Intas and its US subsidiary Accord Healthcare said they were working with the FDA on a plan to return to manufacturing.

Oncologists say they found it more difficult to get supplies of both chemotherapy drugs shortly after production of Intas was halted.

“In late April and May, I had to replace drugs for newly diagnosed ovarian cancer patients because we didn’t have the kind of first-line drugs,” says Jennifer Rubatt, an oncology specialist in Denver, Colorado.

She said patients reported more serious side effects when taking the replacement drugs than with the platinum-based chemotherapy drugs cisplatin and carboplatin.

A cancer patient living in Sacramento, California, told the Financial Times that he was taken off cisplatin in April because his disease was not curable by his healthcare provider, Kaiser Permanente.

“Cisplatin is now protocolally reserved for curable cancers. And since mine is incurable, it’s not something I qualify for right now,” said Michael Griffith, a 51-year-old father of three.

Michael Griffith

Michael Griffith said his cancerous tumors have grown since he was taken off a major chemotherapy drug © Michael Griffith

He said when he was on cisplatin, his oncologist told him that the cancerous tumors in the bile ducts of his liver seemed to be “trapped.” But a recent CT scan suggested his tumor had grown slightly since he was taken off chemotherapy, Griffith said.

Kaiser Permanente, Griffith’s health care provider, said it could not comment on individual cases, but acknowledged that any time there has been a national shortage of a drug, affected patients can “feel anxious.”

“Our doctors and pharmacists work with their patients to ensure their treatment plan is as effective as possible and to identify alternative treatments when needed,” it added.

The magnitude of the cancer drug shortage is prompting authorities to consider short-term solutions. The FDA is considering allowing importation of chemotherapy drugs from foreign manufacturers that are not currently approved for temporary distribution in the US.

But health experts and the generic drug industry say fundamental reforms are needed to encourage manufacturers to stay in the market to strengthen supply chains. The April shutdown of Akorn Pharmaceuticals, a major US generics company, and Teva Pharmaceuticals’ decision last month to downsize its generic drug portfolio highlight the extreme pressure the industry is under, they say.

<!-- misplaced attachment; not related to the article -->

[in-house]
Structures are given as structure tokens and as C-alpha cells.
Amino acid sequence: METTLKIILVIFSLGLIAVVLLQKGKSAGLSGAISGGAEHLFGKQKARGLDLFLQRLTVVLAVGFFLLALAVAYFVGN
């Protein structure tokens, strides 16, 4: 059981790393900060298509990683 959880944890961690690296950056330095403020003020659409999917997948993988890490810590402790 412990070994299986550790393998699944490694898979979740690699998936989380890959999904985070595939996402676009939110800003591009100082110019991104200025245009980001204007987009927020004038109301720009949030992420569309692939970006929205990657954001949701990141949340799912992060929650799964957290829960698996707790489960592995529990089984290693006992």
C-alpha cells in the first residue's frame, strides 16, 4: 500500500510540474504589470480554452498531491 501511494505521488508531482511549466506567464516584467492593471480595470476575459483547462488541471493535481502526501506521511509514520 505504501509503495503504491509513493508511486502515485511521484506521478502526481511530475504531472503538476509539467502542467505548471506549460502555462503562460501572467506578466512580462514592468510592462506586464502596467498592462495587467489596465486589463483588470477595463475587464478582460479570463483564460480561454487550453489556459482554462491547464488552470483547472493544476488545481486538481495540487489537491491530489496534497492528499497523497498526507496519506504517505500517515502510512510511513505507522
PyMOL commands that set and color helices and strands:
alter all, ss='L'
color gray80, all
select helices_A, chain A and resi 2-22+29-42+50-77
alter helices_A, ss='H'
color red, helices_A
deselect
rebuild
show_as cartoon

“A consistent thread here is pricing and vulnerability. Usually what you see is market forces pushing prices down, which is great for patients and everyone involved except manufacturers,” said Craig Burton, senior vice president of policy and alliances at Association for Accessible Medicines.

If only one or two manufacturers were still on the market for a drug, you were at greater risk of shortages if something happened, he said.

A Senate hearing on the drug shortage crisis in March raised the prospect of introducing tax incentives to encourage investment in more US-based manufacturing or mandating stockpiles of critical drugs.

Burton said consolidation in the drug buying market had allowed major buyers to price-press manufacturers in both the retail and hospital markets.

Three major sourcing groups — Red Oak Sourcing, the Walgreens Boots Alliance Development, and ClarusOne, which includes Walmart and McKeeson — control about 90 percent of the prescription market. The market for the supply of generic medicines to hospitals is also concentrated.

For cancer patients like Griffith, who fear their lives may be cut short because they don’t have access to standard chemotherapy drugs, change can’t come soon enough.

“This weighs in my mind every day. I just don’t know why the country, an association or the FDA wouldn’t step in for the public good?” said Griffith.

Merry C. Vega is a highly respected and accomplished news author. She began her career as a journalist, covering local news for a small-town newspaper. She quickly gained a reputation for her thorough reporting and ability to uncover the truth.